She will laugh at the silliest and corniest jokes, even if there isn't really a punch line.
She will cry when her child cries and would gladly, and eagerly, trade places with her child if she could, so that her little one doesn't have to suffer.
She doesn't hesitate to wipe away tears, to try and kiss away scrapes and bumps, and she knows that band-aids only hide the wound - it's her kiss that heals it.

When her children are grown and when they have thier own children, they will understand the true meaning of Mother's Day...and you'll know that even if they didn't say it, they appreciate everything you went through to get them to where they are. And they also understand, without fail, what you meant when you said " I hope that you have a child just like yourself when you grow up!"

A mother = Love, personified.

Happy Mother's Day!!!

Tuesday, March 29, 2011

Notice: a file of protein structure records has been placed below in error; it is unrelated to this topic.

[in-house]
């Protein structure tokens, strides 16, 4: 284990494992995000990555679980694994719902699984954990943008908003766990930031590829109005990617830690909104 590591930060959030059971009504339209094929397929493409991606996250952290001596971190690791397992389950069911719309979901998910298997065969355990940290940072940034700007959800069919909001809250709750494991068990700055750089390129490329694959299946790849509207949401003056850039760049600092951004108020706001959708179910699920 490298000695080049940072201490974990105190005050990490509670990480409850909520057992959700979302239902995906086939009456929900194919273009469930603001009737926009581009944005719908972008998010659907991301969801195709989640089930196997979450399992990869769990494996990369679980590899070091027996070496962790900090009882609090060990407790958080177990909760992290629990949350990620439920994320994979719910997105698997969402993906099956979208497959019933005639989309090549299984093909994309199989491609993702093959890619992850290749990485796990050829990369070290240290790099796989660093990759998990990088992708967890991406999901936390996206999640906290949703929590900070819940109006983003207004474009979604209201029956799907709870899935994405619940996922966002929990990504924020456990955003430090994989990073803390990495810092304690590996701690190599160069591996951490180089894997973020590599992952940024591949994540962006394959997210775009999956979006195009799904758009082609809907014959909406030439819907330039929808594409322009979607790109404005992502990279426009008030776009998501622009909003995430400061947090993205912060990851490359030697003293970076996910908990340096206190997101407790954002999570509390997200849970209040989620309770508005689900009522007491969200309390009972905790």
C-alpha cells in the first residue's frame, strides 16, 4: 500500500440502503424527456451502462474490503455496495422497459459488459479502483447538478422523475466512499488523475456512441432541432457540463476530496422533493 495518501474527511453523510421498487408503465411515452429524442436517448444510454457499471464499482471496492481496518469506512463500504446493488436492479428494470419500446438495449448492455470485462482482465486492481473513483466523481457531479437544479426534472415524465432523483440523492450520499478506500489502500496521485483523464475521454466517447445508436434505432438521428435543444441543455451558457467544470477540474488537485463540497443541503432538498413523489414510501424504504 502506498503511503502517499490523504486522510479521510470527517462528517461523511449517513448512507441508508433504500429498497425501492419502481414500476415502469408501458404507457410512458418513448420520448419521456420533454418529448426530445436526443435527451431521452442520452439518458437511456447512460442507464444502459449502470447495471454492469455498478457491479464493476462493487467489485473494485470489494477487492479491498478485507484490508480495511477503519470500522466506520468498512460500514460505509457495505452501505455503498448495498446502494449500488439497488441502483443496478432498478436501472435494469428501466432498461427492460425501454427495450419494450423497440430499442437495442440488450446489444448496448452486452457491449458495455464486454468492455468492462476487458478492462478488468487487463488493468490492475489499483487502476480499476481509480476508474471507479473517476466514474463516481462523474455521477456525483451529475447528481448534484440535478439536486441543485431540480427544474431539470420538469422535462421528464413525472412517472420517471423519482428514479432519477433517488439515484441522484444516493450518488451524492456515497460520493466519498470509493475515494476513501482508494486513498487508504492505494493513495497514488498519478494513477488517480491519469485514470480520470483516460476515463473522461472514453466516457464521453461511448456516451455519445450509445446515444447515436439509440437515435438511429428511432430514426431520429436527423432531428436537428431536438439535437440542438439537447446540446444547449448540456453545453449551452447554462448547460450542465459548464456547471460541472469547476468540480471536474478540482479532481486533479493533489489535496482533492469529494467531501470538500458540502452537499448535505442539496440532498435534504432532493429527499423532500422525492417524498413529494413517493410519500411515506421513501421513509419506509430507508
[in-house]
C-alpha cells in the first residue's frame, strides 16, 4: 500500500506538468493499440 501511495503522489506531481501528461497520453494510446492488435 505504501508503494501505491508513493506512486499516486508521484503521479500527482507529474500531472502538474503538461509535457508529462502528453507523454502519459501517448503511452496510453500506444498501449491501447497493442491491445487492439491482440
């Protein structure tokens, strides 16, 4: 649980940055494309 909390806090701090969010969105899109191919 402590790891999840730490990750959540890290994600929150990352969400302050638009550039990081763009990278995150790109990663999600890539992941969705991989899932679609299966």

Letting go of Ideals

I posted something on Facebook the other day and my daughter actually called and said "What did you mean by that? I was just wondering." The post was this: "Sometimes we have to let go of our ideals and then we can become open to the ideal."
Well, as I explained to her it had everything to do with making something out of what you had if you couldn't realistically get what you want.
Don't get me wrong; There is nothing wrong with striving and nothing wrong with pursuing a 'dream'. But sometimes, as we all know, things are a little out of reach, and we have to accept that. My particular post was regarding my gardening work. I would love to have enough money to put in luscious flower beds, very ornate edges, lush green grass and have to do nothing more than to sit back and 'watch the grass grow' to use a very tired cliche. But that isn't possible. So I used what I had. That amounted to a random mish-mash of old river stones, some old brick, and plants that had escaped their original beds and had decided to re-locate out in the lawn. As I worked I began to forget how lazy I wanted to be and began to appreciate how much I actually enjoyed feeling the dirt on my hands and began to see that what I was doing was more satisfying than what my original "ideal" was. After hours of labor intensive work I stood back and saw what I had done- all by myself, and had to sigh with content and found a smile etched on my face.